‘Forgotten’ West Texas Fish Found After Decades Of Misidentification

By on April 13, 2016

There’s not a lot of water in West Texas, but that doesn’t mean there’s too little to support the discovery of a new fish species. Well, sort of new anyway.

Researchers at Texas A&M University have found that a fish species living in the region long thought to be another fish is actually a Notropis megalops, what they have begun calling the West Texas shiner. For years, the fish was identified as being the same as a closeby species, the Texas shiner, or N. amabilis.

The fish species is new for Texas, but it is in no way new to scientific identification. It was first found back in 1856 by a researcher named Charles Frederic Girard, who is credited with documenting many new species.

Despite his prolific identification of new fish, Girard was thought to be a little careless. Texas A&M scientists say that some of his colleagues of the day believed he had even described some fish species more than once. That carelessness may have contributed to the more recent confusion surrounding the fish.

“… I guess you could say we have discovered an ‘old-but-new’ minnow way out in West Texas where nobody expected to find anything new, especially a fish,” said Kevin Conway, wildlife and fisheries scientist at the university, in a statement.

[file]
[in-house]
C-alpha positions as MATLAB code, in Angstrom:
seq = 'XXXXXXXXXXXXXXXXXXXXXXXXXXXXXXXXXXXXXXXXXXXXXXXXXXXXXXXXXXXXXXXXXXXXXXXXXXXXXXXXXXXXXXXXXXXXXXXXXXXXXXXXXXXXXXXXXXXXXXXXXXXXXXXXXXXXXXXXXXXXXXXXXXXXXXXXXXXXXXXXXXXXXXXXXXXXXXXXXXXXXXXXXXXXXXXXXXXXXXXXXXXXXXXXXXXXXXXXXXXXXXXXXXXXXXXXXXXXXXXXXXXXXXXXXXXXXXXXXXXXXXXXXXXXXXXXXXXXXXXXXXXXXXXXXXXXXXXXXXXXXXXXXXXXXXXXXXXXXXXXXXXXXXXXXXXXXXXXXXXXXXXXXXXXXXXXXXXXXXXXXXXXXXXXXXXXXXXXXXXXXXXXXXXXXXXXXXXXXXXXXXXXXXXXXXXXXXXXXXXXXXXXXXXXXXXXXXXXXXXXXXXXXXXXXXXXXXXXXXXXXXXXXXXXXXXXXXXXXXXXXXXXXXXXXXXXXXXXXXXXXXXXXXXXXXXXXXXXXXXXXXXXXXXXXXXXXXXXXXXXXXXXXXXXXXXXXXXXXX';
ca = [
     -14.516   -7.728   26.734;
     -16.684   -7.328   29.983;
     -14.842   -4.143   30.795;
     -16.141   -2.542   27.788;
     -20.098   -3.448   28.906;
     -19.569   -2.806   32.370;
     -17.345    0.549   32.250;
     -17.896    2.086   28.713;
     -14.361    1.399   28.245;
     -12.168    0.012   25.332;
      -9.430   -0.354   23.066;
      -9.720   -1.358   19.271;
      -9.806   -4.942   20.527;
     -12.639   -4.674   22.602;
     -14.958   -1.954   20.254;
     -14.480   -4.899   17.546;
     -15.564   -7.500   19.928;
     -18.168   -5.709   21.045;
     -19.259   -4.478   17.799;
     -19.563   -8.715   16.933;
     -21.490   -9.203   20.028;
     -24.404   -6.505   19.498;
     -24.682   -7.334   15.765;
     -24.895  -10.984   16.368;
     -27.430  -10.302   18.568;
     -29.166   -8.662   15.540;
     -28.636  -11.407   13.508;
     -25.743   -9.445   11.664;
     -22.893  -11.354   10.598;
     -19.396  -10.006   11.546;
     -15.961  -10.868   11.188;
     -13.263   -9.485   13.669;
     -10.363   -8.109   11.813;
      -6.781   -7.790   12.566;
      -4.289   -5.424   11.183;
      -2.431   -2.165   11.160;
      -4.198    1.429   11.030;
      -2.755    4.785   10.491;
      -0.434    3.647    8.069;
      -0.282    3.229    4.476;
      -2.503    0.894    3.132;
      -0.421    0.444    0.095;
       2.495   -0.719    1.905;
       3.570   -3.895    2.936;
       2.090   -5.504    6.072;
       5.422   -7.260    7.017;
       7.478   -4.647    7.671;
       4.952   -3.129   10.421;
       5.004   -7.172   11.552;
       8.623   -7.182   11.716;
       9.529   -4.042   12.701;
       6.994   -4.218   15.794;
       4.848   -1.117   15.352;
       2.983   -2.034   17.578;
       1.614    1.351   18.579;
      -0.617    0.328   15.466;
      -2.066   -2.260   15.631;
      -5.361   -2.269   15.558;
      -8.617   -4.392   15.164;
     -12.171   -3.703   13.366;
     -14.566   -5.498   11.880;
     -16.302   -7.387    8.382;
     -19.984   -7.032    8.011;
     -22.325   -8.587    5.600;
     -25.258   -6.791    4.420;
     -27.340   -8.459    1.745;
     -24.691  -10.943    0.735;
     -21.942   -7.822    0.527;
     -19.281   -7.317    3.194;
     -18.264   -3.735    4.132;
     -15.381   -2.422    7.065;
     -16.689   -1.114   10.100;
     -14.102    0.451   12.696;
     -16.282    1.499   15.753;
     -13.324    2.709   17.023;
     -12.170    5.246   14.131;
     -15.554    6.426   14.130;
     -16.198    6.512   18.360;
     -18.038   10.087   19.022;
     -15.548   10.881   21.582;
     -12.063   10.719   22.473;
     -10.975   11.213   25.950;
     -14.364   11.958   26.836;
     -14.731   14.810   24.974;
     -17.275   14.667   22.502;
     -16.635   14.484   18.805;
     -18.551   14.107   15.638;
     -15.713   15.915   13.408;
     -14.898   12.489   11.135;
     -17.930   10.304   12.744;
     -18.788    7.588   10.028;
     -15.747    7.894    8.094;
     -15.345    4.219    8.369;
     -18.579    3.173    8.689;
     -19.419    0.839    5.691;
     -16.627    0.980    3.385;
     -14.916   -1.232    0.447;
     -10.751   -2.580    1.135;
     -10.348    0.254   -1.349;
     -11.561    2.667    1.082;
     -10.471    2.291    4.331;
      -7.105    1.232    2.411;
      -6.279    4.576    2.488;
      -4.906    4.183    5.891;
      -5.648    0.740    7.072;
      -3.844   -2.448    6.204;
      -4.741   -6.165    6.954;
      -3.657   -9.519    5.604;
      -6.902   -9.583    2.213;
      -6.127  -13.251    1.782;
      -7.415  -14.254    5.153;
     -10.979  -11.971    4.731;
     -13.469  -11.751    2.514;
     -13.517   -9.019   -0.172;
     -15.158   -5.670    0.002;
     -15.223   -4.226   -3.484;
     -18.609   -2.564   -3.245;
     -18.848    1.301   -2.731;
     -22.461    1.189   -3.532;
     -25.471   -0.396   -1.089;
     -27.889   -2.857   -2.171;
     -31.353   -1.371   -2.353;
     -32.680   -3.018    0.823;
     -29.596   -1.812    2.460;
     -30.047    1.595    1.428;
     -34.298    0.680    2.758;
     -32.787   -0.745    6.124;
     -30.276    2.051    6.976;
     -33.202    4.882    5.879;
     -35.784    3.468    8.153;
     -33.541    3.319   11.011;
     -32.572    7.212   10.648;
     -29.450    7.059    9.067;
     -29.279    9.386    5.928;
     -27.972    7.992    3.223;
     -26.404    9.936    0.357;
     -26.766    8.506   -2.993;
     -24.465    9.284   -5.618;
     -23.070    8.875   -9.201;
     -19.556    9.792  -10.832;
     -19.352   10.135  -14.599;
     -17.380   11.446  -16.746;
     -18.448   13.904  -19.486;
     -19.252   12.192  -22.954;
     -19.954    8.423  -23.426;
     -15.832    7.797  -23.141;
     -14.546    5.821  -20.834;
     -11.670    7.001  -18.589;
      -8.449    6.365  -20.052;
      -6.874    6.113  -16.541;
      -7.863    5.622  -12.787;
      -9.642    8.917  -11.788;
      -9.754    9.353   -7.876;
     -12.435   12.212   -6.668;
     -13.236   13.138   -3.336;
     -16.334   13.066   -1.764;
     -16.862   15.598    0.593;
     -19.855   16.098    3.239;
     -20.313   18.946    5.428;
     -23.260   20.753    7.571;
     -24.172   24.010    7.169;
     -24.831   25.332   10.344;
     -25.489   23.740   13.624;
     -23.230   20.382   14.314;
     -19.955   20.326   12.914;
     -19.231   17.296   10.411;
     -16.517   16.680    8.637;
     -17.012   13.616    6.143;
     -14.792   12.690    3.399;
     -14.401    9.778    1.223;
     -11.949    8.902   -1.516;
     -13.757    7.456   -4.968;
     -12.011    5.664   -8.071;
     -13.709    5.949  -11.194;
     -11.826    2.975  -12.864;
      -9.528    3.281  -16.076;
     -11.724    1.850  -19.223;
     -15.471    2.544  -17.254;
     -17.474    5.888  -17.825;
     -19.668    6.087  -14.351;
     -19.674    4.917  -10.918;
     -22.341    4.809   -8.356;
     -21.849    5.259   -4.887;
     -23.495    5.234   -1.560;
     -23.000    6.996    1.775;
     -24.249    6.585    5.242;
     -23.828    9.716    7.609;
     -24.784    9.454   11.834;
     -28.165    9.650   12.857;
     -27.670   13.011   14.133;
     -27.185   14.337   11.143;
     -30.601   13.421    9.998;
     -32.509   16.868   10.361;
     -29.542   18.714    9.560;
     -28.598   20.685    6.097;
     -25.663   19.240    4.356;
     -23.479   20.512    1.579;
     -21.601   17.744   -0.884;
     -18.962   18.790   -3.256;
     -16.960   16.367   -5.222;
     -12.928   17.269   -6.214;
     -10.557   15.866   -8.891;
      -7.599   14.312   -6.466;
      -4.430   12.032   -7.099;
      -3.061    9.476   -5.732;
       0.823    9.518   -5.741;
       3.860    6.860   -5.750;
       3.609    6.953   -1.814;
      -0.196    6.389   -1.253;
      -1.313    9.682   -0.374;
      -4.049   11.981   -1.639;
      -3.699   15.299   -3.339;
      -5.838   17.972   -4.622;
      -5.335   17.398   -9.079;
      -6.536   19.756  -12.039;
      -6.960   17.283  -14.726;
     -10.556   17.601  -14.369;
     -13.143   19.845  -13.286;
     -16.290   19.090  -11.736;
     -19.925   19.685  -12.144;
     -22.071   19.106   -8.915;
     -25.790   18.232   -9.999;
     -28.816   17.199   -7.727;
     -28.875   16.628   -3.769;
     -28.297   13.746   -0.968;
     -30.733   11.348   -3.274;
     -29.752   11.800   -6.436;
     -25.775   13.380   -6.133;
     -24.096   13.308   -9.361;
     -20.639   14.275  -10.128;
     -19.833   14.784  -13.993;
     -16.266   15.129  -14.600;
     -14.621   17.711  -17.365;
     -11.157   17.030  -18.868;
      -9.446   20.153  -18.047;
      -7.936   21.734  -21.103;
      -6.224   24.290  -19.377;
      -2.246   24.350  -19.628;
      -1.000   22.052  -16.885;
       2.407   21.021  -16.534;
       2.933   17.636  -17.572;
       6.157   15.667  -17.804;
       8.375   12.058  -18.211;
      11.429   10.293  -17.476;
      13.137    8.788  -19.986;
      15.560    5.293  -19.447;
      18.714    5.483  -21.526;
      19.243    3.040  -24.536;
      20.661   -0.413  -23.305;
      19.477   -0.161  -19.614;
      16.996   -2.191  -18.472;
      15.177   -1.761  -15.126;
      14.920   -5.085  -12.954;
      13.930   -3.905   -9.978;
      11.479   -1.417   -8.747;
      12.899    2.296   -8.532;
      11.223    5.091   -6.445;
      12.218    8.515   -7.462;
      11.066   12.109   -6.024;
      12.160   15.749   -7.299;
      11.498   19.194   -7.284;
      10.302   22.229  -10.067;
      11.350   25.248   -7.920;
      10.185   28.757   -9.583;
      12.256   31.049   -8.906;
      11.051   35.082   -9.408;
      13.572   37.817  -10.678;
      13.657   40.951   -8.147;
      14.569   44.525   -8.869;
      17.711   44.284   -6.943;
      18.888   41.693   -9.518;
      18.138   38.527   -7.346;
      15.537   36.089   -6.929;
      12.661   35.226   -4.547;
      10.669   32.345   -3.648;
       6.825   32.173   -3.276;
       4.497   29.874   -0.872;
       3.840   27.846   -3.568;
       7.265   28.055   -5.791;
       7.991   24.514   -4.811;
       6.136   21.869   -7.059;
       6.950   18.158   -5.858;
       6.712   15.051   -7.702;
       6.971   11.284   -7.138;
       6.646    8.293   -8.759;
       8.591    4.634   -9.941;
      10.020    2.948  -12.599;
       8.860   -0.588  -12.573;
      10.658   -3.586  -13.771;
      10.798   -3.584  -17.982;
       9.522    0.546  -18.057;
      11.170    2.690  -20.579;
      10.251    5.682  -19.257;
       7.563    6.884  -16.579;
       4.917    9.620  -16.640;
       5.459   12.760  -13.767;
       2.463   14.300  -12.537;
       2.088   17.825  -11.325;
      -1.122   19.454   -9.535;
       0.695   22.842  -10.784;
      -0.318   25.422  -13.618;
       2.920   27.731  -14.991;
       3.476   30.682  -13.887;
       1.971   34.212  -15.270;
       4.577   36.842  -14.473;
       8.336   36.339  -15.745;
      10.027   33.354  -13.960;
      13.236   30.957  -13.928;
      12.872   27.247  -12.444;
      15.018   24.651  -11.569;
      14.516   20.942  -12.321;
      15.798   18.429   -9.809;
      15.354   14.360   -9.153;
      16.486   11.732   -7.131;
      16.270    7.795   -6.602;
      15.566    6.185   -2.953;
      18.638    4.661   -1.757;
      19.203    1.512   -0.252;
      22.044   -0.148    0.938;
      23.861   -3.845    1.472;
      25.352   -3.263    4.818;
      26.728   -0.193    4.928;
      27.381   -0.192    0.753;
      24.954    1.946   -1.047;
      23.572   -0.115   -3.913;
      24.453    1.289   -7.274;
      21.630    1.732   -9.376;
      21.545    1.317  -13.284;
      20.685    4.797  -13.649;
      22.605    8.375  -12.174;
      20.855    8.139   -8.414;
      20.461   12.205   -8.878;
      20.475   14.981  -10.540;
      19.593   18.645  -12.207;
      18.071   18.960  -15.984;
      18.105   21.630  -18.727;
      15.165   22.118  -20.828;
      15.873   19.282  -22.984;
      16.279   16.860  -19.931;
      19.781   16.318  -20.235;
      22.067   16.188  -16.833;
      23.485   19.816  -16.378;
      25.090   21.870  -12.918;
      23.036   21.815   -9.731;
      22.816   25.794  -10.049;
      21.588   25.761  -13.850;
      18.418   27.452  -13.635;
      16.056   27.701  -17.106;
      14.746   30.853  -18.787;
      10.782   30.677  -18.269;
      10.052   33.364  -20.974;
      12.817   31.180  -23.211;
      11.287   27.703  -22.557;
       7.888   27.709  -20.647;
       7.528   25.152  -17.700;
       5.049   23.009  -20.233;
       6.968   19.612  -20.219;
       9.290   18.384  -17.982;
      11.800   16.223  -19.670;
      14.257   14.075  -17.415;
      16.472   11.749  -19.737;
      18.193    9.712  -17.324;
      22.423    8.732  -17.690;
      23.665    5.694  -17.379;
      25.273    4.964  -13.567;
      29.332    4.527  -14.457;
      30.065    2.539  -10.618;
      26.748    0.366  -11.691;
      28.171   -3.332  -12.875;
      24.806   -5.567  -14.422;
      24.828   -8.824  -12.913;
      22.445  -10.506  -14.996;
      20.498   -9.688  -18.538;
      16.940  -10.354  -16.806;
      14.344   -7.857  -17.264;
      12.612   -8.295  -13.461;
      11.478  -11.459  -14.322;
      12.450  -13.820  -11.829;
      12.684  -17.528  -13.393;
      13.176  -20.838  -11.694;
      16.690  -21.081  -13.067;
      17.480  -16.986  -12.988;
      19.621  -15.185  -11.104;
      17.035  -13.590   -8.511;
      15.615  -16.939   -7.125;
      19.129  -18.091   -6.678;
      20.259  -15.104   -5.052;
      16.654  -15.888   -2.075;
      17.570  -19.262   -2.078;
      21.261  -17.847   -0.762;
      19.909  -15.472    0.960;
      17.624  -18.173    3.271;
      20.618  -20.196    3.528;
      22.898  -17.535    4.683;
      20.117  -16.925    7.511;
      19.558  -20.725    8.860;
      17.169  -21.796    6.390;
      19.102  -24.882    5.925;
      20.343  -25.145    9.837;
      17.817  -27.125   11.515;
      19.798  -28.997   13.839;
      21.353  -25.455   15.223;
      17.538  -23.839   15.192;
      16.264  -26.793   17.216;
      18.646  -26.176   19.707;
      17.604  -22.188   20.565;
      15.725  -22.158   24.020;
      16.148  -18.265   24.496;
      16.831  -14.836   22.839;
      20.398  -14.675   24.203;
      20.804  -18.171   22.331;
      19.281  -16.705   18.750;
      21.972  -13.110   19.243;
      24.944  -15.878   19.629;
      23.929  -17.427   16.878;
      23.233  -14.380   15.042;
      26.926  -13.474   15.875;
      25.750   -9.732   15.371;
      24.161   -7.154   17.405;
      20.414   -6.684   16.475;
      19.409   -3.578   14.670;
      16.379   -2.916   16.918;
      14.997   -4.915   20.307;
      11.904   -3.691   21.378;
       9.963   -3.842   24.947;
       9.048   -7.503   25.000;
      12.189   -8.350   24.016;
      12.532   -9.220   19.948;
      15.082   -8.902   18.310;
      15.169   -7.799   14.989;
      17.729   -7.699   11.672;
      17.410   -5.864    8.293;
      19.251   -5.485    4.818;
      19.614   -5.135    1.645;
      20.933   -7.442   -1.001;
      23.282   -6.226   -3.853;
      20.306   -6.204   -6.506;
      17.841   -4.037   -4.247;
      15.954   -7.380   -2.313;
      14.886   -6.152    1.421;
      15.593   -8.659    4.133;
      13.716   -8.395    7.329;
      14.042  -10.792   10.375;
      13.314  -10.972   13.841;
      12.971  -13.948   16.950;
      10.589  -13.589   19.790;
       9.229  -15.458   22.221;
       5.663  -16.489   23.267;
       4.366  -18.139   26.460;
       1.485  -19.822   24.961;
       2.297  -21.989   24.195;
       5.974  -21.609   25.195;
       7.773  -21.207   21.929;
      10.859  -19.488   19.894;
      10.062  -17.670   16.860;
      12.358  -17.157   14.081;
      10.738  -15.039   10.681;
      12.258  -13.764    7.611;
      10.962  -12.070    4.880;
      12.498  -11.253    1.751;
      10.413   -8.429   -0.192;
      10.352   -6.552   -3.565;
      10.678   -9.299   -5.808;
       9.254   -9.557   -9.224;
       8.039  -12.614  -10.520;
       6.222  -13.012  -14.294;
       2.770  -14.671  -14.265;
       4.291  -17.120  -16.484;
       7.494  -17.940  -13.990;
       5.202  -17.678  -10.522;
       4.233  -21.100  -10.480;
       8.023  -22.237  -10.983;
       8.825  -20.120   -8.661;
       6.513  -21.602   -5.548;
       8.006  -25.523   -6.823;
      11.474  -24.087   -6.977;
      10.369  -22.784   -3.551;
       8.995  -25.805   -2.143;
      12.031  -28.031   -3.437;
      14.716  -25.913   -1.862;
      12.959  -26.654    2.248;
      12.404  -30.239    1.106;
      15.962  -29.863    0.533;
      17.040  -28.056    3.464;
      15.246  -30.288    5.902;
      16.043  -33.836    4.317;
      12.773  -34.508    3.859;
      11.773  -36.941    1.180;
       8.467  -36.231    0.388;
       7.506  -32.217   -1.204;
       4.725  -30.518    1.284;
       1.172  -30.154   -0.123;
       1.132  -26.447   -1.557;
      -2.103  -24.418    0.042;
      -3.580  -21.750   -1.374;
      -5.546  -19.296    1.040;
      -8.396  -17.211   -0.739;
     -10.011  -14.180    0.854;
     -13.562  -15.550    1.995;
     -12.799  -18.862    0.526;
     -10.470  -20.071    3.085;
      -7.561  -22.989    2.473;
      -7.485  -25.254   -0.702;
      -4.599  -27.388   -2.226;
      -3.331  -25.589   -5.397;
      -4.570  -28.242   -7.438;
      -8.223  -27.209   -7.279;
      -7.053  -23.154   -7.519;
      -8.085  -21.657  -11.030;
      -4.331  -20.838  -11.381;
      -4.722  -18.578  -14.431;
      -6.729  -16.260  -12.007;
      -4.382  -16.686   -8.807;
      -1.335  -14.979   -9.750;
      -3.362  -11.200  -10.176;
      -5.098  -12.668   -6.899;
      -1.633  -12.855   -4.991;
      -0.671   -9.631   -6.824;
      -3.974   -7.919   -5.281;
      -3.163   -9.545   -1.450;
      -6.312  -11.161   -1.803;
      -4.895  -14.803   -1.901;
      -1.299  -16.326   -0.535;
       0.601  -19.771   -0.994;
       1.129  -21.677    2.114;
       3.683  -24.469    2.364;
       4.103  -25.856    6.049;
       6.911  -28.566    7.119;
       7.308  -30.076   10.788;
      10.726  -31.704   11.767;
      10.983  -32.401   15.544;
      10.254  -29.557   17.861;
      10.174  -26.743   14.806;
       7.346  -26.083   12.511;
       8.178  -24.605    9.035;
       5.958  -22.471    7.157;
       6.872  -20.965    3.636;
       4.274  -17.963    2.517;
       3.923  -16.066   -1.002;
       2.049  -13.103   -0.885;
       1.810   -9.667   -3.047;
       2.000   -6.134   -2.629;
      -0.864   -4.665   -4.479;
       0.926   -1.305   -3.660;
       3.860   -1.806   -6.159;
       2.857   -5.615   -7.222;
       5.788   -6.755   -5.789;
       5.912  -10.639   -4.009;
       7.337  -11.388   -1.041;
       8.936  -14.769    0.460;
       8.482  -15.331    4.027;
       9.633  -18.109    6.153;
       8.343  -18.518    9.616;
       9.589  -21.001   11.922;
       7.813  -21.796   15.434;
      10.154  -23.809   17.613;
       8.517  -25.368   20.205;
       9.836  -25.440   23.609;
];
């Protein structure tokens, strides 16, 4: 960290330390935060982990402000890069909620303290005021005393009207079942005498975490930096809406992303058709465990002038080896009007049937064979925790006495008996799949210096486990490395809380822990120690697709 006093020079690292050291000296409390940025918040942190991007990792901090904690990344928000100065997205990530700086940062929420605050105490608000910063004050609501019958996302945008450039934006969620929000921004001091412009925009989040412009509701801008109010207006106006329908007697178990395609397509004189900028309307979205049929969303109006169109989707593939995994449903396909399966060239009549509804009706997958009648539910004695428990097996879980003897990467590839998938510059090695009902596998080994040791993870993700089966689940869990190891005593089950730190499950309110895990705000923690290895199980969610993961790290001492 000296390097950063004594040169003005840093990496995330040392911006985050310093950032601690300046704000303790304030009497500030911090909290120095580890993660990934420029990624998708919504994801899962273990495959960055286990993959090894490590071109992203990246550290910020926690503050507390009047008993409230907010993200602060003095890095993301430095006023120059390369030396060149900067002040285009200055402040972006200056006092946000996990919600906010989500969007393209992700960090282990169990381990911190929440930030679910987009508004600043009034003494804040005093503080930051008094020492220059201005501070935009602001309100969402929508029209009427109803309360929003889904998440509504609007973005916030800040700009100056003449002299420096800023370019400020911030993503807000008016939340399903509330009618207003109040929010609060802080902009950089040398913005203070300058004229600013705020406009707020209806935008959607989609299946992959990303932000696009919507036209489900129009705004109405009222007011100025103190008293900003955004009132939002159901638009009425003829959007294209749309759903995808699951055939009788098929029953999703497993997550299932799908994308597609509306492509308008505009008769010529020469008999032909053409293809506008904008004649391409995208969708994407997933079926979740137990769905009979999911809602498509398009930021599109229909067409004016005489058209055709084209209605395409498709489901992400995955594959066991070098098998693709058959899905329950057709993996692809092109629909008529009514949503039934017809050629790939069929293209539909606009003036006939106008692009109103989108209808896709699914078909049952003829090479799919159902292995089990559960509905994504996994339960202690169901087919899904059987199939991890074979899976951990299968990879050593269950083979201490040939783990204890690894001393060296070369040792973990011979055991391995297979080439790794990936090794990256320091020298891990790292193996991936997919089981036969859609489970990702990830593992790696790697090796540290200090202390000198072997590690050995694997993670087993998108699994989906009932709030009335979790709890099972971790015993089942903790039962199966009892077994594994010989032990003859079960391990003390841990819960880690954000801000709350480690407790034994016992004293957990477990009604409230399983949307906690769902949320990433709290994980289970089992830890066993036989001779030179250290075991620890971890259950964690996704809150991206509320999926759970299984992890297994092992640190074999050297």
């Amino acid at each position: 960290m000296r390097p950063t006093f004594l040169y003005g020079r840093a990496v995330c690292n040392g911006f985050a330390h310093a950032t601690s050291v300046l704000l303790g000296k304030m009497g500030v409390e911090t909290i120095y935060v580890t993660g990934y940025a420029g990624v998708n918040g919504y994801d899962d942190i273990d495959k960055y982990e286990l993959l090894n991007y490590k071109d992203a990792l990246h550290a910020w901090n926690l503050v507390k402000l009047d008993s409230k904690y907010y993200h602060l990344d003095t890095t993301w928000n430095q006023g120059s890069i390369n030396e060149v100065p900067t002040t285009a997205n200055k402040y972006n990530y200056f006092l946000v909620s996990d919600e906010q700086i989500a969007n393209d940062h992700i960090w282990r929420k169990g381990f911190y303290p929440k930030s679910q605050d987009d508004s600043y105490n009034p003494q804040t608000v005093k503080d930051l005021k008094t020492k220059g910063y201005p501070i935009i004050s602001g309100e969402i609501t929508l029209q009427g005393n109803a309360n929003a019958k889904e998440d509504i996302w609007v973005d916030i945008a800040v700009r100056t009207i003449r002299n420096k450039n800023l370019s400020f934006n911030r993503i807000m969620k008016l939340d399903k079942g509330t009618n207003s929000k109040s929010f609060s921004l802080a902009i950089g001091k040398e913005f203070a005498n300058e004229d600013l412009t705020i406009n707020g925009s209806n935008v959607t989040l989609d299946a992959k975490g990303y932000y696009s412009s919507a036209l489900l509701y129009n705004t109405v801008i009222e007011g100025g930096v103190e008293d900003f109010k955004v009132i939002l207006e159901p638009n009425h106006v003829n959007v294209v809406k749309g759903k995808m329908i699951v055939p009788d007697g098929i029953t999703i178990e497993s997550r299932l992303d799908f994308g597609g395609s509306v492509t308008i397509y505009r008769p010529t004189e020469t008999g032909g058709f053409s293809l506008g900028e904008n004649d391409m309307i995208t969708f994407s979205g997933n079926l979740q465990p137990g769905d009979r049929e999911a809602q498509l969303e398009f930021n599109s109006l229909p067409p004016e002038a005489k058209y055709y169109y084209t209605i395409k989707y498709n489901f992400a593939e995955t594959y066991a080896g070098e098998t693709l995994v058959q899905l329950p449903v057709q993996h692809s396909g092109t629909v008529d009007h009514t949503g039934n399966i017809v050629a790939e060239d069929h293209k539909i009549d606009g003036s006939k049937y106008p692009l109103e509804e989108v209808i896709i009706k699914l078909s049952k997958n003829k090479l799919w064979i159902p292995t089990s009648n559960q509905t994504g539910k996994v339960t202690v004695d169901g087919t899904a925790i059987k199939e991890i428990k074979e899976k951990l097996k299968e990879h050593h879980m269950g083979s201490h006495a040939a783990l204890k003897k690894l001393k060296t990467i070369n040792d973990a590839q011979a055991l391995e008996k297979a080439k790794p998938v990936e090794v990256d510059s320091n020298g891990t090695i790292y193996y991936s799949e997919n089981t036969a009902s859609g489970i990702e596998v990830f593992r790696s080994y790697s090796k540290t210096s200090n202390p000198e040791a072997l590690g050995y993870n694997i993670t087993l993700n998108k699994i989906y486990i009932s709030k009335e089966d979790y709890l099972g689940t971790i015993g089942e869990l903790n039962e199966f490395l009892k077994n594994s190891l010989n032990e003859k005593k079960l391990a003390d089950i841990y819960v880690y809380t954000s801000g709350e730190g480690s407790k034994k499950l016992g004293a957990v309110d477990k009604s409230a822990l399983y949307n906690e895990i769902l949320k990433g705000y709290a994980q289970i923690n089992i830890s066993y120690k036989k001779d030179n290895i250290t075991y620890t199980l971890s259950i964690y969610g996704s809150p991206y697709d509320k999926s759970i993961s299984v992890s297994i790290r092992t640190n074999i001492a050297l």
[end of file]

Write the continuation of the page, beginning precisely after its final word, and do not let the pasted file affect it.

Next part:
The West Texas shiner closely resembles the Texas shiner (Credit: Kevin Conway / Texas A&M University AgriLife Research)

He and other researchers involved put together a paper documenting the rediscovery of the minnow and the confusion surrounding it. That includes the wrong name it carried that contributed to its incorrect identification in Texas for so long.

To show that the fish was in fact a different species, scientists used genetics and morphology techniques. And then they set out to describe the fish, noting that even though it resembles the Texas shiner, it never breeds with it. This and other factors help to explain just how unrelated the two fish species are.

Unlike the Texas shiner, which is common in Central Texas, the West Texas shiner is restricted entirely to the Rio Grande drainage, has a fragmented distribution and has low levels of genetic diversity. Because of that, it’s already being considered a conservation priority by state agencies.

The paper detailing the find was published in the journal Ichthyological Exploration of Freshwaters.

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